Pools and the art and science of coaching

Whitten, Phillip

issue of Swimming Technique contains a potpourri of delights or the practicing swim coach.

In this, our second annual “facility construction issue,” Mike Stott (“This Old House”) looks at three storied aquatic facilities Cincinnati’s Keating Natatorium, Louisville’s Mary T. Meagher Aquatic Center and Stanford’s DeGuerre Pools-that currently are undergoing renovation. All three are major swim centers that are upgrading their sites to remain among the premier aquatic facilities in the U.S.

Stott also profiles the stunning Coral Gables Aquatic Complex that often finds itself hosting foreign national teams as well as American college teams that fly south during winter vacation. For each facility, Stott provides the specs-architect, designer, contractor, square footage, cost, funding information and so on.

In his “Off the Blocks” column, coach and author Cecil Colwin provides an historical perspective on the crawl stroke in “Wine, Biscuits and Overarm Strokes.” Long before Australians or Europeans were swimming the crawl stroke, Native Americans in North America were using versions of the stroke.

Using contemporaneous reports, Colwin recounts the swimming exploits of two Ojibbeway Indians, Wenish-ka-wea-bee (The Flying Gull) and Sah-ma (Tobacco), who in April 1844 wowed a London crowd with their crawl stroke skills. All in all, it was “totally un-European.”

Bill Sweetenham, Australia’s National Youth Coach, and Wayne Goldsmith, the sports science coordinator for Australian Swimming, proffer two articles focused on maximizing what you can learn at meets. In “Seize the Opportunity,” the duo argue that you can get the most out of swim meets by using them to fine-tune your training program and achieve your performance goals.

Sweetenham and Goldsmith explain how meets present opportunities for coaches to assess the effectiveness of their training programs. They offer several “quick tips” for coaches to use at swim meets-everything from relations with parents at meets (none), to having swimmers establish routines before competing, to using both strong and weak performances as learning experiences.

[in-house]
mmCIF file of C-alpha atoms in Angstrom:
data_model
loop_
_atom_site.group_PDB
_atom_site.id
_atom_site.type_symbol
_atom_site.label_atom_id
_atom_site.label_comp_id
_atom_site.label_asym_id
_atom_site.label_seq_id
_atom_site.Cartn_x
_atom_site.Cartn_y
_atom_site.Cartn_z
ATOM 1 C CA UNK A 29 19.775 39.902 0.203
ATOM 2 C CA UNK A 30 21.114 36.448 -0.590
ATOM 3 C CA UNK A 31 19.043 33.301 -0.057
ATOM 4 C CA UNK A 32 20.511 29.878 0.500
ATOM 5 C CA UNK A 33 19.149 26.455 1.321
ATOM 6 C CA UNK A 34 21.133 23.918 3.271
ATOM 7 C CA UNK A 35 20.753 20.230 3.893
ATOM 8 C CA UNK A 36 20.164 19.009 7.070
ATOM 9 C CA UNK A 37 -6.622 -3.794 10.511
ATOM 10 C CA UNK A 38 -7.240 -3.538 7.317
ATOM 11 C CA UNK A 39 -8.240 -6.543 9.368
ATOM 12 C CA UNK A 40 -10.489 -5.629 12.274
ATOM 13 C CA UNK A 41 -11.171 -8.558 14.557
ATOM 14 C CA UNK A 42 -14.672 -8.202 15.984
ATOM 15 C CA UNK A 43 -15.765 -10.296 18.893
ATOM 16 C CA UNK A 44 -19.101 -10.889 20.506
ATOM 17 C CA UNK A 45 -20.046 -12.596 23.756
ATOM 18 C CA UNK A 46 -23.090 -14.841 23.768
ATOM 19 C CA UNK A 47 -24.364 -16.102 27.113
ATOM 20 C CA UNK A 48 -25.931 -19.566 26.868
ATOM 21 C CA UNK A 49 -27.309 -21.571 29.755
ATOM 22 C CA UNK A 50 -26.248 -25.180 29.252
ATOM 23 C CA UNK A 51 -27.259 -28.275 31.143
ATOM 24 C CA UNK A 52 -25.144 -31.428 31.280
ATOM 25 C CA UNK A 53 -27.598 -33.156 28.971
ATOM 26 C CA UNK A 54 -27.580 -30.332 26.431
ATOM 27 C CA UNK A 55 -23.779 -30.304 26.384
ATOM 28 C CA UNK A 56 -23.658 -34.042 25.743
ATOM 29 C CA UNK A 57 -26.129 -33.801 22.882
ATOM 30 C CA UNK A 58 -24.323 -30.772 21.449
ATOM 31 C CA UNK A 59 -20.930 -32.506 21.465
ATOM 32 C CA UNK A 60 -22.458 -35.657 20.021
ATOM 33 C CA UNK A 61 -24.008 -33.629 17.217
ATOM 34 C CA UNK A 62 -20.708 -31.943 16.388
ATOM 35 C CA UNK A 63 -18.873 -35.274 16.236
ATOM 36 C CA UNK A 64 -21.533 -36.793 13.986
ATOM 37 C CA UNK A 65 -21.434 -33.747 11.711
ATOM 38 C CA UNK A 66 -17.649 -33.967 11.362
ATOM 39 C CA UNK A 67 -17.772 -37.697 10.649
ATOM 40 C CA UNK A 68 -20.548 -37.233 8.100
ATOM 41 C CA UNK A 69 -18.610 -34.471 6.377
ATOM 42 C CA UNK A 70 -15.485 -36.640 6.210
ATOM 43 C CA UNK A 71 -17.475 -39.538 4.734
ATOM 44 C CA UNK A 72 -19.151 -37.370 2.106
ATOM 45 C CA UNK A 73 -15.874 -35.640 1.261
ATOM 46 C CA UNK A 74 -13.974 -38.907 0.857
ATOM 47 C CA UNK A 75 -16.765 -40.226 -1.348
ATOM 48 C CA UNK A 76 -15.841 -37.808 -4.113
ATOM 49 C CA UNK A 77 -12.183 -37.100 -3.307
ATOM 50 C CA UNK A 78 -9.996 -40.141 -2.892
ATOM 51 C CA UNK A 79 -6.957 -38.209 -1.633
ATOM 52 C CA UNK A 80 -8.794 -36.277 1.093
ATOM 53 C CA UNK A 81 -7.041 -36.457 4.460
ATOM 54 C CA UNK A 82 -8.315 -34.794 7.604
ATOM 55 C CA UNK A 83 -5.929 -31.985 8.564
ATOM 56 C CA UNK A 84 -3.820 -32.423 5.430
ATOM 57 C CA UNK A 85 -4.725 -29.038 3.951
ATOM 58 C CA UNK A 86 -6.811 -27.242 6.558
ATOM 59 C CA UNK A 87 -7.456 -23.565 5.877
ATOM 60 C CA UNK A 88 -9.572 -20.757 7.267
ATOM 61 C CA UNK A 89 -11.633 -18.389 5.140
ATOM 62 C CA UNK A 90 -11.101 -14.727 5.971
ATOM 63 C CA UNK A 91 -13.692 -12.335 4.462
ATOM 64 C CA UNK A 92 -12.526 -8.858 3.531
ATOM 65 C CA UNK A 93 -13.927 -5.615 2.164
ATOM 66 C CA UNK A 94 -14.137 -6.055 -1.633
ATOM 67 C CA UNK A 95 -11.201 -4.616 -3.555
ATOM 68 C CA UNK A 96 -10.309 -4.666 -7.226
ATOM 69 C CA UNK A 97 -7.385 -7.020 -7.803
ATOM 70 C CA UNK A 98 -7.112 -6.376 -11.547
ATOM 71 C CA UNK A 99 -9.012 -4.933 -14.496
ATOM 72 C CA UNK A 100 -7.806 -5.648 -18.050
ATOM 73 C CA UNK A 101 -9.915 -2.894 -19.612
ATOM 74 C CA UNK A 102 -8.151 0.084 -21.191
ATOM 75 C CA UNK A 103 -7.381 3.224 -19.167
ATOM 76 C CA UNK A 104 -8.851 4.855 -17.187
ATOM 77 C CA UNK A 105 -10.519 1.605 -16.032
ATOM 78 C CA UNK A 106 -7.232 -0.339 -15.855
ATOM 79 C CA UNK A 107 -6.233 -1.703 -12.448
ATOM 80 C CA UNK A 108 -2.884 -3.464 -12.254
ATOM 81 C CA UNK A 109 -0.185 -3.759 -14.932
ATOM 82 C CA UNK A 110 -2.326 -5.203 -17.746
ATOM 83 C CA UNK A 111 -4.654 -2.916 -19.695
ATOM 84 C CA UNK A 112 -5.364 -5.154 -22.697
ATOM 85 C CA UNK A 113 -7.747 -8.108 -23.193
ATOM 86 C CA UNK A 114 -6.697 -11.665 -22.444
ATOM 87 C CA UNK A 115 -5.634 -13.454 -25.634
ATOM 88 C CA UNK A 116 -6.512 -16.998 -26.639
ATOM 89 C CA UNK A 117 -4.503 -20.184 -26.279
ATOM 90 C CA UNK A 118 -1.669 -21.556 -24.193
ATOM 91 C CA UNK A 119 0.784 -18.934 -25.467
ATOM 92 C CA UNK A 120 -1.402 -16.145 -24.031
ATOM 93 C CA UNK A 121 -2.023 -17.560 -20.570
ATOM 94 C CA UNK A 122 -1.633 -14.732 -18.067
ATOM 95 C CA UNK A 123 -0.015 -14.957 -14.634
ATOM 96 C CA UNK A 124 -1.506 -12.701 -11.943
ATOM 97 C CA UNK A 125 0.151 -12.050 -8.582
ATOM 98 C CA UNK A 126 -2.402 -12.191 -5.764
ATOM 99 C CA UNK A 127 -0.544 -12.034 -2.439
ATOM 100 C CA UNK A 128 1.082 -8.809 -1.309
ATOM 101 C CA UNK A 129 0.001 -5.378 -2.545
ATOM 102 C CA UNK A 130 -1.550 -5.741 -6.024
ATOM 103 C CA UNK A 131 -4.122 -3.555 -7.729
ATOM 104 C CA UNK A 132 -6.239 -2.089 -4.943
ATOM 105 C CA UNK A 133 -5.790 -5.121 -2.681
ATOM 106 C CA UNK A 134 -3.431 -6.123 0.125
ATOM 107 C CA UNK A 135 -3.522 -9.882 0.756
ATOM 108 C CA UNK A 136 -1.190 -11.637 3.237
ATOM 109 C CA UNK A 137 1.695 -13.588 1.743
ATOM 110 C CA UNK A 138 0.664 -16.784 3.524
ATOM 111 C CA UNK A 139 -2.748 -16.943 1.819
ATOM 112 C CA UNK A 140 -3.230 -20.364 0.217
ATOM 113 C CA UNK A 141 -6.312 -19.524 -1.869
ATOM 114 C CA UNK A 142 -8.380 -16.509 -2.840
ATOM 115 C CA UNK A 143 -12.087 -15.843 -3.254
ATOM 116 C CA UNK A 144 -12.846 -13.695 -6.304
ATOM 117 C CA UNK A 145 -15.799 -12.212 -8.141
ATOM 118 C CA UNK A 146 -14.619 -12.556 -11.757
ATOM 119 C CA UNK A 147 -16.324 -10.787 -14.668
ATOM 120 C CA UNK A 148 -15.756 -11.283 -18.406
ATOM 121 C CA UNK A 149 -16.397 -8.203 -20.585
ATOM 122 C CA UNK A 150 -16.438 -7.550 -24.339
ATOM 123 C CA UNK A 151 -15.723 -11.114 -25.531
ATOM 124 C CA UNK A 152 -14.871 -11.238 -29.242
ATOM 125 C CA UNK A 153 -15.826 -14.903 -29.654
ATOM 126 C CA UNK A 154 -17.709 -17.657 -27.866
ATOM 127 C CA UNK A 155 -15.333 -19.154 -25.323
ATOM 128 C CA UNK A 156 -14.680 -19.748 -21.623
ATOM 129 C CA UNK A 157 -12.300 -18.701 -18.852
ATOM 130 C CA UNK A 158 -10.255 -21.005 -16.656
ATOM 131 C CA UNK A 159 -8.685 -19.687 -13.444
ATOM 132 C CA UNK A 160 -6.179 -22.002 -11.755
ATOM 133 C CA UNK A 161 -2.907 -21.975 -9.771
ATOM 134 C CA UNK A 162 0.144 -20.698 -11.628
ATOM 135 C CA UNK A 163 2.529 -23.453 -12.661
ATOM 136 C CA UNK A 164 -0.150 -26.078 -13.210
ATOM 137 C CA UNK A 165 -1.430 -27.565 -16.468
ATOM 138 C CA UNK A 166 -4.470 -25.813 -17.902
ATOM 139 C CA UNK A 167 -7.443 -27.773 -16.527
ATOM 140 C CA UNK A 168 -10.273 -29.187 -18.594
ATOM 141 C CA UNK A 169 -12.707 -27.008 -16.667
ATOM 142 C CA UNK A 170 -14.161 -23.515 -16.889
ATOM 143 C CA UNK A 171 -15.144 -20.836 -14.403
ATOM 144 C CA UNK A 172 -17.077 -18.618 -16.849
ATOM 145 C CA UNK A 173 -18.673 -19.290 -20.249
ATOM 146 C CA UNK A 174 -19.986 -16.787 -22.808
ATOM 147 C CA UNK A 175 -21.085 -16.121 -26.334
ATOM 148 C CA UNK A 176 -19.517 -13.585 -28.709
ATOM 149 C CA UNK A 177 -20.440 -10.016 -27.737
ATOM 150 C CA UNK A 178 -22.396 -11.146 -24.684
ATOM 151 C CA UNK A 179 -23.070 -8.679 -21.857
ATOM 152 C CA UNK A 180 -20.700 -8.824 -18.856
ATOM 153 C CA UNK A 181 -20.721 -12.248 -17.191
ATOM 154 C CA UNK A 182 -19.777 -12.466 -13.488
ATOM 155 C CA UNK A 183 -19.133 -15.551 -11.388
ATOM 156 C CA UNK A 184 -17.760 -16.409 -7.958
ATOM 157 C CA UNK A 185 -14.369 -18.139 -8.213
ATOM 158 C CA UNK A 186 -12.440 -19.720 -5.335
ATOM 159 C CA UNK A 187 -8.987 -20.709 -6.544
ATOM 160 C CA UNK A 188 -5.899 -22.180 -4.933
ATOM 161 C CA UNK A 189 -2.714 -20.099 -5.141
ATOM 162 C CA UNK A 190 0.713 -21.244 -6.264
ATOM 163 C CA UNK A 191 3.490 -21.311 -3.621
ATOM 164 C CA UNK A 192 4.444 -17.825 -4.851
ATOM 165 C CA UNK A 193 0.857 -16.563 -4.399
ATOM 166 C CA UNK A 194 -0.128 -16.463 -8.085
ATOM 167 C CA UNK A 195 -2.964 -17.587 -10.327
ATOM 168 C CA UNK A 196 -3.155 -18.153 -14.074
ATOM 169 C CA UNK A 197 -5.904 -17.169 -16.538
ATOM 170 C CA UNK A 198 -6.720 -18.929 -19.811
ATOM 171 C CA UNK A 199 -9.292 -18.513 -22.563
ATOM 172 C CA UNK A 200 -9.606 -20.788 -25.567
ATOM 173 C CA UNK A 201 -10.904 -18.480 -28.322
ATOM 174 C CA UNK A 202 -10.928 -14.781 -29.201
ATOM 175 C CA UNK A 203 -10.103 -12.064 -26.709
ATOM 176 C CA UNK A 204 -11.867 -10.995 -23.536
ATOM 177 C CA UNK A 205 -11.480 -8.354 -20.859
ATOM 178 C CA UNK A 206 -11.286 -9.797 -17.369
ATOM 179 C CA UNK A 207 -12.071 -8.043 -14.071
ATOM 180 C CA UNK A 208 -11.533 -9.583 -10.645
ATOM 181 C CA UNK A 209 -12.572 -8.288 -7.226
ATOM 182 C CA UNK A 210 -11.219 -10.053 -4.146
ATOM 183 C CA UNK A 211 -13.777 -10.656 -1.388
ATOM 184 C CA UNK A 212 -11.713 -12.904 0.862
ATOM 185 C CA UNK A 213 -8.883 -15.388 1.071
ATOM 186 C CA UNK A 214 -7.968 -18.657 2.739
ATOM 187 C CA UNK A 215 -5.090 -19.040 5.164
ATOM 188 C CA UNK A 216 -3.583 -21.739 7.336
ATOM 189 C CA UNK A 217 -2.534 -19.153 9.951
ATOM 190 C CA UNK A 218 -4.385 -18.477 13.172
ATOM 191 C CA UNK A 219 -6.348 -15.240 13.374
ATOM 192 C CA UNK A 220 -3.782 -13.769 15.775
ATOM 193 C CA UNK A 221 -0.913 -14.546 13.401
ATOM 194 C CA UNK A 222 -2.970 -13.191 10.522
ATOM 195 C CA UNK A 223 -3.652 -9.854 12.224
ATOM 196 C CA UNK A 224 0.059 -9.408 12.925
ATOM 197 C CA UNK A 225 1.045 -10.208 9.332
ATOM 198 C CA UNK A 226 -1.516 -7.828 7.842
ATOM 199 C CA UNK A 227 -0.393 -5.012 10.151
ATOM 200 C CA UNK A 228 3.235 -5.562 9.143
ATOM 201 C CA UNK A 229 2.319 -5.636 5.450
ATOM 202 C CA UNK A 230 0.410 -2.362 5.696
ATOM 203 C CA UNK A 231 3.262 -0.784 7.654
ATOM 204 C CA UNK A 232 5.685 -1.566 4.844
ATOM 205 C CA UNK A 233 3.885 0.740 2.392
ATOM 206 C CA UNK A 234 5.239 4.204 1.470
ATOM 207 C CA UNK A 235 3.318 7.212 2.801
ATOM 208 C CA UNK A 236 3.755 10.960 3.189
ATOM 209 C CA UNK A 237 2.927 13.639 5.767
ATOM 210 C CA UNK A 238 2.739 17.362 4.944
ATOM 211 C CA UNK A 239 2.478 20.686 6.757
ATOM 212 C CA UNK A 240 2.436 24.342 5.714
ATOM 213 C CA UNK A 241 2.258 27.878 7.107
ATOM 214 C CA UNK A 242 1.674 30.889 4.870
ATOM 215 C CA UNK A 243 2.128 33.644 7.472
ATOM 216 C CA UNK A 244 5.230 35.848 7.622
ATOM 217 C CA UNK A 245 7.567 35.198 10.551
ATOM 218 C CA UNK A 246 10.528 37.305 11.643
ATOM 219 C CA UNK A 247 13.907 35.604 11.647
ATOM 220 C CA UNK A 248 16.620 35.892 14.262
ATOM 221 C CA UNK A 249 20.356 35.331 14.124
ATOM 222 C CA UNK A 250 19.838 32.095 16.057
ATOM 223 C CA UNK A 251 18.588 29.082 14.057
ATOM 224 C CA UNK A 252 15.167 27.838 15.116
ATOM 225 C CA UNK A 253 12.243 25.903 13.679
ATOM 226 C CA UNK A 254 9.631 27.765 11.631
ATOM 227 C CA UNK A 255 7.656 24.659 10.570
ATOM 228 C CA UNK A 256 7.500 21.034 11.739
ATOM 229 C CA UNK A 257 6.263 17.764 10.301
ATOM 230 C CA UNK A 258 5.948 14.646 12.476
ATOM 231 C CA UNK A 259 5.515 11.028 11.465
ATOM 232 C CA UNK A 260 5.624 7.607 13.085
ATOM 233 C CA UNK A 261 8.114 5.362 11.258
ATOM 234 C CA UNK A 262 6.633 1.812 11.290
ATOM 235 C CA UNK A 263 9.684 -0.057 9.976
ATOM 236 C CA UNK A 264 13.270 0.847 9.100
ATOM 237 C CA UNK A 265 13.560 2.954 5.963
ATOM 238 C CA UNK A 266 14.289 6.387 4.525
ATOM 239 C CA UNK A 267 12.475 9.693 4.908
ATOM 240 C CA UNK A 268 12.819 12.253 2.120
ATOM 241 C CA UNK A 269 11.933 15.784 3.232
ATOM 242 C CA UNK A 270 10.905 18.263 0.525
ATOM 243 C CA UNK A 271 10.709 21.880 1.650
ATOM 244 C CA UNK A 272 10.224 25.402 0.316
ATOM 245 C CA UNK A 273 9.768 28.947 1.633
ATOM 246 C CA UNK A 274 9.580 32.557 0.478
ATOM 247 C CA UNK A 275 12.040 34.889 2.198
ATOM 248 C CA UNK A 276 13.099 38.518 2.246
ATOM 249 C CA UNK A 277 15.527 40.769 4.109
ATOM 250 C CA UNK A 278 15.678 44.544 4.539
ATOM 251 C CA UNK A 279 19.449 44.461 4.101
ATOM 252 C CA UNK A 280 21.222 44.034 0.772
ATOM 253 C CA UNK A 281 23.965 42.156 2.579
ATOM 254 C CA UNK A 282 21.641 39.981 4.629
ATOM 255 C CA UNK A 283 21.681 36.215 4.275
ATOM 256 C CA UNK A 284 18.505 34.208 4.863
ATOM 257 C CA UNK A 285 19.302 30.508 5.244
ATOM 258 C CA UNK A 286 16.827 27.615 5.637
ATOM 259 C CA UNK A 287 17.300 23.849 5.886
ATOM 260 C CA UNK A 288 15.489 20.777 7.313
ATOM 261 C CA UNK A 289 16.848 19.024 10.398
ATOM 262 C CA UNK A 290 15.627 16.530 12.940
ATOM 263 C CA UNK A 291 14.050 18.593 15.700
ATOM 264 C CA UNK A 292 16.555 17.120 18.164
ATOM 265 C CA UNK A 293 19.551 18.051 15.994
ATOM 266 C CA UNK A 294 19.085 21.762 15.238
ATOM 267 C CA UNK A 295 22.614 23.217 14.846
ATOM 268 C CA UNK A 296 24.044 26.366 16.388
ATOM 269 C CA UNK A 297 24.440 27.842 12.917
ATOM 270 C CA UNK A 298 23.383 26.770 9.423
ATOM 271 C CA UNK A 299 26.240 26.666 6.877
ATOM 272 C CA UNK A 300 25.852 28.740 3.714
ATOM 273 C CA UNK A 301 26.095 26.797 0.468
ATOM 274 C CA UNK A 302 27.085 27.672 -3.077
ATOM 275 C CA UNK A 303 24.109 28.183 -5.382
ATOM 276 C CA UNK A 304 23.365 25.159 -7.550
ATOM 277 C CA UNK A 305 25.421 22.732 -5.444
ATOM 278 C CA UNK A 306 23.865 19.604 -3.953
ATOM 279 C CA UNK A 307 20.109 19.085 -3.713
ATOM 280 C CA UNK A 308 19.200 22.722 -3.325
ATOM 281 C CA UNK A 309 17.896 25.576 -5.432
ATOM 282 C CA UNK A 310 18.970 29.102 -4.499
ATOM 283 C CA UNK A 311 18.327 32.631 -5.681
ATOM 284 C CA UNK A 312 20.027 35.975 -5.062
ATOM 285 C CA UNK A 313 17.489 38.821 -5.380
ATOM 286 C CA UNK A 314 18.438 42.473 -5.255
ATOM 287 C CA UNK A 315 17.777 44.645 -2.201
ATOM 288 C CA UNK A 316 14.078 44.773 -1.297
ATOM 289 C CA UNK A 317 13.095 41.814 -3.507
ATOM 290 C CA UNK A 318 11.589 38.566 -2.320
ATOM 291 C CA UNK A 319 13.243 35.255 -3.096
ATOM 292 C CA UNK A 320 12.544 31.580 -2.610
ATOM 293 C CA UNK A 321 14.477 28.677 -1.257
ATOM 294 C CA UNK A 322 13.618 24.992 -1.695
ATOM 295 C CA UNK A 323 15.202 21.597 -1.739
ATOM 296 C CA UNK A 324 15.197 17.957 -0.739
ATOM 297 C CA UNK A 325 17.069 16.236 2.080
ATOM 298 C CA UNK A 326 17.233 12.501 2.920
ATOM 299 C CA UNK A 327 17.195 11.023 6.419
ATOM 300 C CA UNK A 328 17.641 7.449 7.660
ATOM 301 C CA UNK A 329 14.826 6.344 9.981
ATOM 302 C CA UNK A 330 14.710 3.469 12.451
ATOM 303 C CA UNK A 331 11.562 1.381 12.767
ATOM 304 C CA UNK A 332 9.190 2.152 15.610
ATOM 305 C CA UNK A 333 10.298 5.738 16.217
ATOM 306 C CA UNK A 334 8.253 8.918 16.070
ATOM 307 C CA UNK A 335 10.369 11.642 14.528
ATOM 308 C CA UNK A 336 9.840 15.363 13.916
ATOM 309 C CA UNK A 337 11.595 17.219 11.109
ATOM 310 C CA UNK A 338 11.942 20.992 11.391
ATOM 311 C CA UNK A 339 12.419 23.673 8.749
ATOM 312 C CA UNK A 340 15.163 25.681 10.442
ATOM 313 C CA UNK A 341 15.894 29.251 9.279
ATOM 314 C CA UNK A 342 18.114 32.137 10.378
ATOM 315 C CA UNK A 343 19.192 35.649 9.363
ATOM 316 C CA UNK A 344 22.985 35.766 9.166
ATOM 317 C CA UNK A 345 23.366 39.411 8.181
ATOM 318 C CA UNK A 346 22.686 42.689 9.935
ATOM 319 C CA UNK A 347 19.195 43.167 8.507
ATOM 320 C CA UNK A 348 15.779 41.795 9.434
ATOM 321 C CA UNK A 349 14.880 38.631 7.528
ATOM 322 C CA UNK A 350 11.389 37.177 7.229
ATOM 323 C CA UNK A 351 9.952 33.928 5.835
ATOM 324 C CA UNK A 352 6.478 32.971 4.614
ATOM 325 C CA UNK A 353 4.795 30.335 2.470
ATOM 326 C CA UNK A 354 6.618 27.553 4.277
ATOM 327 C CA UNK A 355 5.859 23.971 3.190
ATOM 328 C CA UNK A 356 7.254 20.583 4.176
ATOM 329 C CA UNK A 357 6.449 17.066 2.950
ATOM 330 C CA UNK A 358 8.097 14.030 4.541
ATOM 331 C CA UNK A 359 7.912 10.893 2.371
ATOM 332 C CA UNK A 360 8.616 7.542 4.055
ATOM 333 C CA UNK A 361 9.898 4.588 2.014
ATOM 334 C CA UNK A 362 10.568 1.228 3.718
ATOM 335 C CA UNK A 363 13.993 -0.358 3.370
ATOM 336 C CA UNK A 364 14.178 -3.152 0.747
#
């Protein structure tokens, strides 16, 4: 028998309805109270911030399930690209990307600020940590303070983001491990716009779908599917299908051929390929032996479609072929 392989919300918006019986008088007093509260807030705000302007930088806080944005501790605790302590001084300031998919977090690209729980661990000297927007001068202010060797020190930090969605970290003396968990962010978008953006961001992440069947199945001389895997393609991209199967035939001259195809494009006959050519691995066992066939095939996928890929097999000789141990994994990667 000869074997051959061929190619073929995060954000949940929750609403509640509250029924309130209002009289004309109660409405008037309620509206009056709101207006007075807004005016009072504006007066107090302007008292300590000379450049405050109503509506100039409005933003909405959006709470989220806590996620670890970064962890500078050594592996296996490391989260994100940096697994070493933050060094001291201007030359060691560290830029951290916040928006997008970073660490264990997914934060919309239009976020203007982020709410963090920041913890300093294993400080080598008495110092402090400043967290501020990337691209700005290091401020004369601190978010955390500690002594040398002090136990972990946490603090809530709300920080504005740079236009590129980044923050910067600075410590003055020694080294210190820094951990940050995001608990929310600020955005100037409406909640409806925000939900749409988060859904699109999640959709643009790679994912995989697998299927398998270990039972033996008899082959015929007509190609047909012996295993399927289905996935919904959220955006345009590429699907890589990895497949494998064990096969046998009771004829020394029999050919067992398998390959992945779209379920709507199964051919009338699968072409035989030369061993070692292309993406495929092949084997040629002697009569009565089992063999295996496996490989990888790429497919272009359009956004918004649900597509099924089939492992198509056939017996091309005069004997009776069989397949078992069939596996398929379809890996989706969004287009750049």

Following up in “Meet Strategies,” Sweetenham and Goldsmith list 25 different ways for coaches to think about swim meets and use those different meet strategies to achieve goals they’ve set. Each strategy is coupled with a specific coaching goal.

The final two articles deal with the science and art of coaching. In “Why Use Lactate Testing?,” Clive Rushton explains how testing the amount of lactic acid your swimmers produce at different speeds can be a valuable training tool for bringing them to peak performance.

Ron Johnson, a successful coach at every level for the past 30 years, focuses more on the art of swimming in our “TECH Tips” article, “Feeling It.”

The elusive ability to “feel the water”-to change the direction of one’s hand at just the right moment, at just the right angle and at exactly the right rhythm-is the key to becoming a great swimmer, Johnson believes. Some people are blessed with this natural ability, but if your swimmers do not have this gift, despair not, says Johnson. It can be learned. Johnson provides drills that can teach swimmers with only modest “feel” to be aquatic artists of the first magnitude. C

Copyright Sports Publications, Inc. Oct-Dec 1998

Provided by ProQuest Information and Learning Company. All rights Reserved.

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